Title VII, the primary federal antidiscrimination law, prohibits employers with 15 or more employees from discriminating on the basis of certain protected characteristics. Sexual orientation is not, however, a protected class under Title VII.
Over the years, federal courts have partially recognized the rights of gay and lesbian employees by allowing them to bring discrimination cases on the basis of “sex,” which is a protected class under Title VII. In these cases, a gay or lesbian employee alleges that he or she was discriminated against for not living up to gender stereotypes. For example, a gay employee who was treated negatively for being too “effeminate” may sue for sex discrimination. However, courts have been quick to point out that these cases are limited in scope and don’t provide a blanket right to be free from sexual orientation discrimination. The Obergefell decision does not change these rules.
Many employees are protected from sexual orientation discrimination under state or local laws, though. Over 20 states, and several cities, have passed laws to protect employees from discrimination on the basis of sexual orientation.
Title VII does not protect employees from discrimination based on marital status. However, several states have included marital status as a protected class in their antidiscrimination laws.
Based on the reasoning of Obergefell, the definition of “marital status” should now include marriages between same-sex spouses. In other words, employers in these states would not be allowed to treat employees differently because they have entered into same-sex marriages.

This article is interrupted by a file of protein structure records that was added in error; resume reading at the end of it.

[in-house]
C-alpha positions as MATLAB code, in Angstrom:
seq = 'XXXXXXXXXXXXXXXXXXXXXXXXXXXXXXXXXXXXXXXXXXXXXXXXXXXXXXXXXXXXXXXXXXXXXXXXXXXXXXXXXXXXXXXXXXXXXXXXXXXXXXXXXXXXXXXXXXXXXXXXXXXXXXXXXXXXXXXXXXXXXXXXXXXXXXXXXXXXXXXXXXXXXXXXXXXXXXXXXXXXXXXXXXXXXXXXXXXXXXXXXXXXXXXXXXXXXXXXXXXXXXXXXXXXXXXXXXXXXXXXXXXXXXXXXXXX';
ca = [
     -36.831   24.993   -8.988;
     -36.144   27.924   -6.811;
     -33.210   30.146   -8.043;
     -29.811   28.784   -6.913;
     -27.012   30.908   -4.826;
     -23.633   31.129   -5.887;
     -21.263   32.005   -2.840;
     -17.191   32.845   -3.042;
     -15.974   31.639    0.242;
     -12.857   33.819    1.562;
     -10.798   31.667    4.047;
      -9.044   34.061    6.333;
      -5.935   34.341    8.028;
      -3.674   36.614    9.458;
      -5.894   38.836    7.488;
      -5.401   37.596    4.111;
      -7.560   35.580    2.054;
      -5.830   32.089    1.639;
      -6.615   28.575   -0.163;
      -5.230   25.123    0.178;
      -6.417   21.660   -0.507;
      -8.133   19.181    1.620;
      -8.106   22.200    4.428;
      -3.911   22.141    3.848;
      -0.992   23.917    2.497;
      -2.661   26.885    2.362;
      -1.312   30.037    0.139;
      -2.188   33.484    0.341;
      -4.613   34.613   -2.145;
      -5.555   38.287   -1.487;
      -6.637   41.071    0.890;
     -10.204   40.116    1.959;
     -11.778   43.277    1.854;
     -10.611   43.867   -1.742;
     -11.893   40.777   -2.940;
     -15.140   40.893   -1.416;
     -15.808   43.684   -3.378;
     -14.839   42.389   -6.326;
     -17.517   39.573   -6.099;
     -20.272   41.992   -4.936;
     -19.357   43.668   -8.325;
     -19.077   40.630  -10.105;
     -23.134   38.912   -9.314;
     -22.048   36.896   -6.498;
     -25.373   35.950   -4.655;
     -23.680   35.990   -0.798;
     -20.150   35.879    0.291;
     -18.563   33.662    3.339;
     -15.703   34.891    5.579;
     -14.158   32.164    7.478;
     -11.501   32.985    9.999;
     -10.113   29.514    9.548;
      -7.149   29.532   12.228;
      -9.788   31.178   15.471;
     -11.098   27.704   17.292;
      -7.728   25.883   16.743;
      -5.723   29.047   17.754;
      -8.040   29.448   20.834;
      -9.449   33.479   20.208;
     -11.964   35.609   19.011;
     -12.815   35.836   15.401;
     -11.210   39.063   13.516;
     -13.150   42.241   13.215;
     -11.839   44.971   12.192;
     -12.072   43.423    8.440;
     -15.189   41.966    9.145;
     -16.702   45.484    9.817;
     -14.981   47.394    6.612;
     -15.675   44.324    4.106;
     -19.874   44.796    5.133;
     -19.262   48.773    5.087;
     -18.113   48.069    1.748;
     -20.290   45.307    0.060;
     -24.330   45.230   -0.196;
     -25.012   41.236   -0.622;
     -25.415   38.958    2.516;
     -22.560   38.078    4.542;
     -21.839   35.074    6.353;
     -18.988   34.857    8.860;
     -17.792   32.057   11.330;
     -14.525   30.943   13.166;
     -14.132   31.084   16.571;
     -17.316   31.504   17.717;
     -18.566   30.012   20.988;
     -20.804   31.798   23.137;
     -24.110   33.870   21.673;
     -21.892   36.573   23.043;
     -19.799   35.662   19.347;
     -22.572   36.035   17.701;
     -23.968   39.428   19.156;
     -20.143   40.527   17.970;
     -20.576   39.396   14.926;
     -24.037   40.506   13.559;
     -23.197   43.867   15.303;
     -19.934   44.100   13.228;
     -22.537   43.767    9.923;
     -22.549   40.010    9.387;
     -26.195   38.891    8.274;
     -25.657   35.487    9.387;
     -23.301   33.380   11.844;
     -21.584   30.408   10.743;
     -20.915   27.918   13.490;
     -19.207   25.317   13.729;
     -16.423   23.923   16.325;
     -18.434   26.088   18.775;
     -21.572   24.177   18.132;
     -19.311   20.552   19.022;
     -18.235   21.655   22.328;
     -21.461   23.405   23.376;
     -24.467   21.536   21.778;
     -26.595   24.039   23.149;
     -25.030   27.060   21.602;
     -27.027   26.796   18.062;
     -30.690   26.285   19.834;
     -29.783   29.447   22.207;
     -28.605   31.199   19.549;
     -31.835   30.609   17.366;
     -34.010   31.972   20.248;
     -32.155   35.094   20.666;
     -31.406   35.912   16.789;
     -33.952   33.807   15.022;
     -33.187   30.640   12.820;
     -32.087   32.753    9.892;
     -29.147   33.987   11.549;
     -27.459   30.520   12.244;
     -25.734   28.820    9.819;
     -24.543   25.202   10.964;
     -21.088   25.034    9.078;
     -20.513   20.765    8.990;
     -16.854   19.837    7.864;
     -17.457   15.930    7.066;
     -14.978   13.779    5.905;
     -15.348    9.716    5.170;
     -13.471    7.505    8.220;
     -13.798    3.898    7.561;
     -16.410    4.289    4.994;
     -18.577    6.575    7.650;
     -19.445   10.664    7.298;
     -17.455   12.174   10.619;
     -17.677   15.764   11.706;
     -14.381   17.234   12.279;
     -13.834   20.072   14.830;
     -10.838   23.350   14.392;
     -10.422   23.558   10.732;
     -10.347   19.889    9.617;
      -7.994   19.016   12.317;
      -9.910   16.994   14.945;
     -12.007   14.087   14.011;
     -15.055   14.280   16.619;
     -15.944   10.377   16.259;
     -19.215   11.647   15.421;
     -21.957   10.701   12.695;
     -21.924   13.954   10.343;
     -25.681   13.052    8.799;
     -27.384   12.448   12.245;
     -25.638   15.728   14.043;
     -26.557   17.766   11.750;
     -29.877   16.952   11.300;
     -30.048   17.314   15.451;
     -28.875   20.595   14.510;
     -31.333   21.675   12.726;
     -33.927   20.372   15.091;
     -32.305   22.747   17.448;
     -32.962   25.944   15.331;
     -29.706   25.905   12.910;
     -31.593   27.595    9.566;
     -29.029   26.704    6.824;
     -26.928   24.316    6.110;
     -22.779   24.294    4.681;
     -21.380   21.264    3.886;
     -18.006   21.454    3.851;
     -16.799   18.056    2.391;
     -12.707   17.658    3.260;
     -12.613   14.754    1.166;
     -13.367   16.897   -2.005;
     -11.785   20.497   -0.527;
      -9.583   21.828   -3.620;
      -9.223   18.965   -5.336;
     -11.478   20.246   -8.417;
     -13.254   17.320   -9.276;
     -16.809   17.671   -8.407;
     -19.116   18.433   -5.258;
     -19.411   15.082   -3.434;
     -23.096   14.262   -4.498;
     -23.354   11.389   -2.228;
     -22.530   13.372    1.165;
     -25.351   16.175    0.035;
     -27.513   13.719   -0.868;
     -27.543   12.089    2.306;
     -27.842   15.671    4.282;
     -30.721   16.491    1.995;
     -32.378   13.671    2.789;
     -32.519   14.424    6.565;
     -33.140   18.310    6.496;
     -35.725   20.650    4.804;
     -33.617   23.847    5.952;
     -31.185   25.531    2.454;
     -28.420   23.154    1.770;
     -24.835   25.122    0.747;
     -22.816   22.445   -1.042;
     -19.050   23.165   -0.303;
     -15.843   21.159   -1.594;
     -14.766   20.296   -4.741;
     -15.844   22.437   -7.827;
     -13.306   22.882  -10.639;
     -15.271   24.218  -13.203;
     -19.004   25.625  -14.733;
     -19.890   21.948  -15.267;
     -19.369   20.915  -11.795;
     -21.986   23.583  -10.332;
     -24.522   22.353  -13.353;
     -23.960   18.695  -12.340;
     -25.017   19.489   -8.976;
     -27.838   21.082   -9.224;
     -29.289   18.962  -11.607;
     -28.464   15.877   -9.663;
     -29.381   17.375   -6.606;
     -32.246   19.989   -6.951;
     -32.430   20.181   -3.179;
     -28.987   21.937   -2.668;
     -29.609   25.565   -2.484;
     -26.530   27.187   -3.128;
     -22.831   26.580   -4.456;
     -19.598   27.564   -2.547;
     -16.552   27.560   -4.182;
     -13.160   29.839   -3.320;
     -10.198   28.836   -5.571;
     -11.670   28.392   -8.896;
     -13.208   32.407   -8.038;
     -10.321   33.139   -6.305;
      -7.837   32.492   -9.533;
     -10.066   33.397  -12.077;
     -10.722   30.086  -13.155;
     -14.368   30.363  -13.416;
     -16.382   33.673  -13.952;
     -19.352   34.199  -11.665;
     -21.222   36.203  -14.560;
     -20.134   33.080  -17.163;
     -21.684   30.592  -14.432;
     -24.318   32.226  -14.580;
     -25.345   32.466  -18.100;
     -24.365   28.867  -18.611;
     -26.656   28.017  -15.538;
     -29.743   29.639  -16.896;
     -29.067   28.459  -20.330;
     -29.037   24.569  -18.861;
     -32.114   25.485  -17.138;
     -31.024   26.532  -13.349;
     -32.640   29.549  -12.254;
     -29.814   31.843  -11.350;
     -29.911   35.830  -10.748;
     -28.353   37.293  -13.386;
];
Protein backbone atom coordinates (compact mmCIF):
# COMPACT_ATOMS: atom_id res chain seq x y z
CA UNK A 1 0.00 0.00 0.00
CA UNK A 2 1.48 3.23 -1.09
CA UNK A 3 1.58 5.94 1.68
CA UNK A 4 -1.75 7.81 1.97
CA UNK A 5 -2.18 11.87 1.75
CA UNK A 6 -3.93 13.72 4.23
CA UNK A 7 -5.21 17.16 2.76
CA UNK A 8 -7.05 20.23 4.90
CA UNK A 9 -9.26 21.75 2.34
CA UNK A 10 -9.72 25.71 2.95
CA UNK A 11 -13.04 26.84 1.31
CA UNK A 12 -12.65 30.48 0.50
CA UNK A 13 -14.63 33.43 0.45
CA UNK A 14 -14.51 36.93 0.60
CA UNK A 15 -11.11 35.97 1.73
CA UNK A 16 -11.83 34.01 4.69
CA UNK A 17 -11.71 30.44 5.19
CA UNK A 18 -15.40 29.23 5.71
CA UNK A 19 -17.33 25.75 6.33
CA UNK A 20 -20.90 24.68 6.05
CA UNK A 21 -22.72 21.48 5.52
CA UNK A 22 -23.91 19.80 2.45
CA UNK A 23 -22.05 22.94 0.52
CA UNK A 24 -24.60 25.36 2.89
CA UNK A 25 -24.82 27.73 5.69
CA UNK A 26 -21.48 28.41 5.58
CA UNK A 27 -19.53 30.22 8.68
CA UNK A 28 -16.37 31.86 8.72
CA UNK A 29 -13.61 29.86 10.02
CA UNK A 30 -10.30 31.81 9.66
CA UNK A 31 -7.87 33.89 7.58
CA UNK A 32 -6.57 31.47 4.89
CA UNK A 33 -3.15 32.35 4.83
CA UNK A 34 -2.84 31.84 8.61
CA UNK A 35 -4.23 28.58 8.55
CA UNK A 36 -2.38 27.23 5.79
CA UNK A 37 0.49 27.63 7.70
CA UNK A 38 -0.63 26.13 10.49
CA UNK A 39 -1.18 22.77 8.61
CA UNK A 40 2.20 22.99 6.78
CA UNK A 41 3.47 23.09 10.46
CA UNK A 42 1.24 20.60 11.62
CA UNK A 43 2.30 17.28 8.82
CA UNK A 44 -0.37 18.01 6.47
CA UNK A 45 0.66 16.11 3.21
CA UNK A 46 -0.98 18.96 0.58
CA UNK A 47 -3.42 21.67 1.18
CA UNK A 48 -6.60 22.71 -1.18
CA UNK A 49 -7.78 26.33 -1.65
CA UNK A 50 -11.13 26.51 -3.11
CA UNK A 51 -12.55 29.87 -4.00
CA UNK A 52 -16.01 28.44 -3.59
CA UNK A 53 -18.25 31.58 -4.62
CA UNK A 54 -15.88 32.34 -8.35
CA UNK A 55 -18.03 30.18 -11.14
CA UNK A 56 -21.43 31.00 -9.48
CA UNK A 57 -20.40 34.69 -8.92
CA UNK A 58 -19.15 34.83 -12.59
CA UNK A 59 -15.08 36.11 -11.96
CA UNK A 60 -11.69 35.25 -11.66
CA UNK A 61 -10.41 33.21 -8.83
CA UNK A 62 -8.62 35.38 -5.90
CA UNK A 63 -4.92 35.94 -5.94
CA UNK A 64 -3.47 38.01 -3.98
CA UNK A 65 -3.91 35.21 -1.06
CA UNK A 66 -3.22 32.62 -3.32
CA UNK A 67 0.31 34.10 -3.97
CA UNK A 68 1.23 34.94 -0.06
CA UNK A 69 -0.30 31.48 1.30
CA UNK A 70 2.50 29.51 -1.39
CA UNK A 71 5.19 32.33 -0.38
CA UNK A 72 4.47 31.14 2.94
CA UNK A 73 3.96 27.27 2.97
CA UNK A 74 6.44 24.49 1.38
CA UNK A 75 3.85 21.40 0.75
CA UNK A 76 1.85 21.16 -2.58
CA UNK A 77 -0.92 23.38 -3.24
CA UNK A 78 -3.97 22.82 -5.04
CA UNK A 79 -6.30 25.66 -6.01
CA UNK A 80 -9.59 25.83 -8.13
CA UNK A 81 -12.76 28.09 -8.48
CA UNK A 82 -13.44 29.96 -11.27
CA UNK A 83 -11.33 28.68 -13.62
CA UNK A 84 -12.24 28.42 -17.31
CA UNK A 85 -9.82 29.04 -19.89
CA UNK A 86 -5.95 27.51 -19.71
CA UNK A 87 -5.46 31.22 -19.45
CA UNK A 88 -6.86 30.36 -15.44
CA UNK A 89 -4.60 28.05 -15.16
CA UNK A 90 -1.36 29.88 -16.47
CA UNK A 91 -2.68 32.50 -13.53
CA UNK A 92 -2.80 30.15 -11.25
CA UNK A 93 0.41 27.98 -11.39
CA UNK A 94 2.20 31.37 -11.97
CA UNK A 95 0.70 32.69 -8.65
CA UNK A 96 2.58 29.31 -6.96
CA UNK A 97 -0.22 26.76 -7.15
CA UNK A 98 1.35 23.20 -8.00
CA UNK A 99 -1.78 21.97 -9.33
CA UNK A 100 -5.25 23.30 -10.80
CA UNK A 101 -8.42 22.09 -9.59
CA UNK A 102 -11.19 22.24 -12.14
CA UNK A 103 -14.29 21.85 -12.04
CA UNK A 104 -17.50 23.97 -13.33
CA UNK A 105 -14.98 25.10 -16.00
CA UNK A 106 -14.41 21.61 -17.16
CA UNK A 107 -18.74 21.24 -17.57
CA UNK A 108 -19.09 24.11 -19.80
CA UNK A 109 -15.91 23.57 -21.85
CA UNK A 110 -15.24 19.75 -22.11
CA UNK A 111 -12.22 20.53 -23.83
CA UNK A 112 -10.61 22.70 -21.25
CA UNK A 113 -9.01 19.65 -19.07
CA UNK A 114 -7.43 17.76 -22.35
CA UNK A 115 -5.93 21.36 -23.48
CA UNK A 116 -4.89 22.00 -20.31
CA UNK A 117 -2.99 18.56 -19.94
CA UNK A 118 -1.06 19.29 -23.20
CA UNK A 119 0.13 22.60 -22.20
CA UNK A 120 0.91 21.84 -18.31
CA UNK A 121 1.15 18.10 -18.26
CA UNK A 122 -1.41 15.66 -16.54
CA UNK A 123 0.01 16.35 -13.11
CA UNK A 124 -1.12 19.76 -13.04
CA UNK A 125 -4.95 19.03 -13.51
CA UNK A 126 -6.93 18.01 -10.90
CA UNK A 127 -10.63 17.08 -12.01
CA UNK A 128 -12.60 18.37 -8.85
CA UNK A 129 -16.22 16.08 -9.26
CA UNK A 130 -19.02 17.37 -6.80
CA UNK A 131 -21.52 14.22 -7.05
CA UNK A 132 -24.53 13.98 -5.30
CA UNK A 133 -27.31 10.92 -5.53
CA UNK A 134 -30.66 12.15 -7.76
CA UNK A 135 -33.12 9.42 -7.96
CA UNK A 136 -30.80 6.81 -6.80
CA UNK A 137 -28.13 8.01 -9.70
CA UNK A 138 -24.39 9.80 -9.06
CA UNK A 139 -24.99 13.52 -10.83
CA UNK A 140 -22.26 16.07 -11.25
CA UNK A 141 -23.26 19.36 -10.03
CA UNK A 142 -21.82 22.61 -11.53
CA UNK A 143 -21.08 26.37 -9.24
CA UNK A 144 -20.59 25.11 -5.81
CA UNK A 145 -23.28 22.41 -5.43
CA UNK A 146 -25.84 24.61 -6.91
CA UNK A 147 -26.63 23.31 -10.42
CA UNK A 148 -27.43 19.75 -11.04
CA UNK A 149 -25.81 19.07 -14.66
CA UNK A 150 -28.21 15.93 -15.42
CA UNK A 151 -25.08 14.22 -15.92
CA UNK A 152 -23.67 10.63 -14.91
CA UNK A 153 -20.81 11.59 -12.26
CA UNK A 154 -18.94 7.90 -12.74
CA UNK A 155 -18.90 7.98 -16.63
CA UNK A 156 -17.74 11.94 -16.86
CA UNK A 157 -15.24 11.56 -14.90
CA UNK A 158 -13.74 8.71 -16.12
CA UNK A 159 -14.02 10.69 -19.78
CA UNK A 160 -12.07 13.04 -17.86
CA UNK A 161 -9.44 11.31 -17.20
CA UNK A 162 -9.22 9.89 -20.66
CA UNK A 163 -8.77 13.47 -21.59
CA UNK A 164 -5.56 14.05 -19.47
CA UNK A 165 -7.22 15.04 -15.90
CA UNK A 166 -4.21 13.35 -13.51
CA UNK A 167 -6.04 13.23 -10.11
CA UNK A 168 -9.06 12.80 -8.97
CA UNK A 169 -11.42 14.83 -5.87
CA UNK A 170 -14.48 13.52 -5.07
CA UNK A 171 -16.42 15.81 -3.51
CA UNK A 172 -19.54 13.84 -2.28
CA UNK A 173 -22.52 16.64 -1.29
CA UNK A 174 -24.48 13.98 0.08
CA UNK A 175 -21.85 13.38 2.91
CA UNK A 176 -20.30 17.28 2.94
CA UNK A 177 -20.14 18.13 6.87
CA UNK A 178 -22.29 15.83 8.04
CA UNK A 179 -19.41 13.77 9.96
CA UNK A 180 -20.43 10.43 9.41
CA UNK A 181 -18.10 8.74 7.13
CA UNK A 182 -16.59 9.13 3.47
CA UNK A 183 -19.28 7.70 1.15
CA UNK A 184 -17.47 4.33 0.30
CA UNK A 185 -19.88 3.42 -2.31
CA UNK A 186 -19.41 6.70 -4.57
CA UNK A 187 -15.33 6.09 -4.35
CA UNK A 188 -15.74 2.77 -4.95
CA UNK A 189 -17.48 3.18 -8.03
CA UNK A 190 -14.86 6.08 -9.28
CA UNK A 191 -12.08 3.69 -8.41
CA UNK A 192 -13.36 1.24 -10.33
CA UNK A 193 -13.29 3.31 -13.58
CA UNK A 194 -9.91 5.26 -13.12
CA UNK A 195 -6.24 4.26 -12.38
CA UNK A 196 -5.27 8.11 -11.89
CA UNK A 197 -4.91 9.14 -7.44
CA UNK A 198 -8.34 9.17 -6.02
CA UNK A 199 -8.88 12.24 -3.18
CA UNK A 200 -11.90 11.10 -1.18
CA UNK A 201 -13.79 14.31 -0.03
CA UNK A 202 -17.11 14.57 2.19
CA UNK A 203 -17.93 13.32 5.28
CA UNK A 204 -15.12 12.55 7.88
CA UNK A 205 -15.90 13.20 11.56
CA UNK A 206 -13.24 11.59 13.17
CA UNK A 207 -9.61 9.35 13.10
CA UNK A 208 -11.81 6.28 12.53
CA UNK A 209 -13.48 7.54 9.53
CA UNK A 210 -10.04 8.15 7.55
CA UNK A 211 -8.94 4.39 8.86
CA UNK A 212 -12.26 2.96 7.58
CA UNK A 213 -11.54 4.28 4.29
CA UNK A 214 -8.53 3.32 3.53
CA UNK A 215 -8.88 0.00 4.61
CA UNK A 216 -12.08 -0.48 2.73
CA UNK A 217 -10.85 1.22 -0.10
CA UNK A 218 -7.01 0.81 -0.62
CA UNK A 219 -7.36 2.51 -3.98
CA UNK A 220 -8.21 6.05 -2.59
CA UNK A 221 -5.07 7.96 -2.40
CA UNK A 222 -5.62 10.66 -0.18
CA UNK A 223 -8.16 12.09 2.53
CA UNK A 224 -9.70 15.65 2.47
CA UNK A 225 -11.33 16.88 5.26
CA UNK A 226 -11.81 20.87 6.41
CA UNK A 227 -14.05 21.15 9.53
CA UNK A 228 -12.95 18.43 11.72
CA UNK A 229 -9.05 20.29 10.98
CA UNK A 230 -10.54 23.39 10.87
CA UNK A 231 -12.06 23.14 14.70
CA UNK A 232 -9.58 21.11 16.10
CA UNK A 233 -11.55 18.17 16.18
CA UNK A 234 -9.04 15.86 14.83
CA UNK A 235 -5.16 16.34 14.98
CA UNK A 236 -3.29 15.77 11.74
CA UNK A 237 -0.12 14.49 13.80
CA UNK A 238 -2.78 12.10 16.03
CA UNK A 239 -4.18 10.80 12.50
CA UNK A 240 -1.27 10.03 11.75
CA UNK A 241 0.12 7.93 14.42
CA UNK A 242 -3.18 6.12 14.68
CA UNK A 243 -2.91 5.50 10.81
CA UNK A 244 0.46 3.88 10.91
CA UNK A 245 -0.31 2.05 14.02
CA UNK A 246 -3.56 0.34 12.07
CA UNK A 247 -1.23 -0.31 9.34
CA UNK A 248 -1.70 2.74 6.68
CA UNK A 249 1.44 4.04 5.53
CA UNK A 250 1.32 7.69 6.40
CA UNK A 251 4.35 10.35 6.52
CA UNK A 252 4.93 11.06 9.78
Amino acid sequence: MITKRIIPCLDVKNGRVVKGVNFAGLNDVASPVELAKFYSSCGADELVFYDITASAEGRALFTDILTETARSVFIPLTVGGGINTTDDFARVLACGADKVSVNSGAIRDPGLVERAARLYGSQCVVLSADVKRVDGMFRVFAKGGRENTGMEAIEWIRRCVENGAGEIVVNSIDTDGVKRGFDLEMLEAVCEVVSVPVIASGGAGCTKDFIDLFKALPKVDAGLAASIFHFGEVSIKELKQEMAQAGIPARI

It remains to be seen just how big of an impact the Supreme Court’s decision will have on workplace rules. However, it does provide fertile ground for legal challenges, especially when it comes to the impact on discrimination laws and employer-provided benefits. For example, employees may bring challenges to Title VII, asking courts to declare once and for all that discrimination on the basis of “sex” includes sexual orientation discrimination.
Because this is still an emerging area of law, employers should consult with an employment lawyer before changing workplace policies that impact the spouses or domestic partners of employees.